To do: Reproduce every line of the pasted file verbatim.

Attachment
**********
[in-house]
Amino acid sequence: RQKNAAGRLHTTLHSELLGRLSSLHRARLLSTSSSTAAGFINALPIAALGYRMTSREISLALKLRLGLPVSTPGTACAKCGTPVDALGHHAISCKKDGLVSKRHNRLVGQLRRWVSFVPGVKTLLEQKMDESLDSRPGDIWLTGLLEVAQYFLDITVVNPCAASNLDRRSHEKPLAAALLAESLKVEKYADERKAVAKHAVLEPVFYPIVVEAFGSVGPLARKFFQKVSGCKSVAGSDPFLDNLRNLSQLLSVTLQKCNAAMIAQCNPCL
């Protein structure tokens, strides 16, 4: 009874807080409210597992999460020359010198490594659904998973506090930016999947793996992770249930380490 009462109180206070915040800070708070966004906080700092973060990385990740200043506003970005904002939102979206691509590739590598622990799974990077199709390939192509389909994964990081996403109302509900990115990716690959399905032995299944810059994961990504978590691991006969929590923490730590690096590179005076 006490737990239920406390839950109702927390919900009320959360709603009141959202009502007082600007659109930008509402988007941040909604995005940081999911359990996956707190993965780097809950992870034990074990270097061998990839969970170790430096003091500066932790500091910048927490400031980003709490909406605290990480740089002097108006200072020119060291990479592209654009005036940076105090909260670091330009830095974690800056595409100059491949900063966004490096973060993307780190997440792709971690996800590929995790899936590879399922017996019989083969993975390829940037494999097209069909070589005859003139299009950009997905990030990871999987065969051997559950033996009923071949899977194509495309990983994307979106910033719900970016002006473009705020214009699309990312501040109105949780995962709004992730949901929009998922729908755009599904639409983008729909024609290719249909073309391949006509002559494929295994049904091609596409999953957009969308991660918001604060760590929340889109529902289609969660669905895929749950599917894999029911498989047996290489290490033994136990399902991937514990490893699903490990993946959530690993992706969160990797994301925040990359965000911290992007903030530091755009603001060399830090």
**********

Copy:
[in-house]
Amino acid sequence: RQKNAAGRLHTTLHSELLGRLSSLHRARLLSTSSSTAAGFINALPIAALGYRMTSREISLALKLRLGLPVSTPGTACAKCGTPVDALGHHAISCKKDGLVSKRHNRLVGQLRRWVSFVPGVKTLLEQKMDESLDSRPGDIWLTGLLEVAQYFLDITVVNPCAASNLDRRSHEKPLAAALLAESLKVEKYADERKAVAKHAVLEPVFYPIVVEAFGSVGPLARKFFQKVSGCKSVAGSDPFLDNLRNLSQLLSVTLQKCNAAMIAQCNPCL
């Protein structure tokens, strides 16, 4: 009874807080409210597992999460020359010198490594659904998973506090930016999947793996992770249930380490 009462109180206070915040800070708070966004906080700092973060990385990740200043506003970005904002939102979206691509590739590598622990799974990077199709390939192509389909994964990081996403109302509900990115990716690959399905032995299944810059994961990504978590691991006969929590923490730590690096590179005076 006490737990239920406390839950109702927390919900009320959360709603009141959202009502007082600007659109930008509402988007941040909604995005940081999911359990996956707190993965780097809950992870034990074990270097061998990839969970170790430096003091500066932790500091910048927490400031980003709490909406605290990480740089002097108006200072020119060291990479592209654009005036940076105090909260670091330009830095974690800056595409100059491949900063966004490096973060993307780190997440792709971690996800590929995790899936590879399922017996019989083969993975390829940037494999097209069909070589005859003139299009950009997905990030990871999987065969051997559950033996009923071949899977194509495309990983994307979106910033719900970016002006473009705020214009699309990312501040109105949780995962709004992730949901929009998922729908755009599904639409983008729909024609290719249909073309391949006509002559494929295994049904091609596409999953957009969308991660918001604060760590929340889109529902289609969660669905895929749950599917894999029911498989047996290489290490033994136990399902991937514990490893699903490990993946959530690993992706969160990797994301925040990359965000911290992007903030530091755009603001060399830090």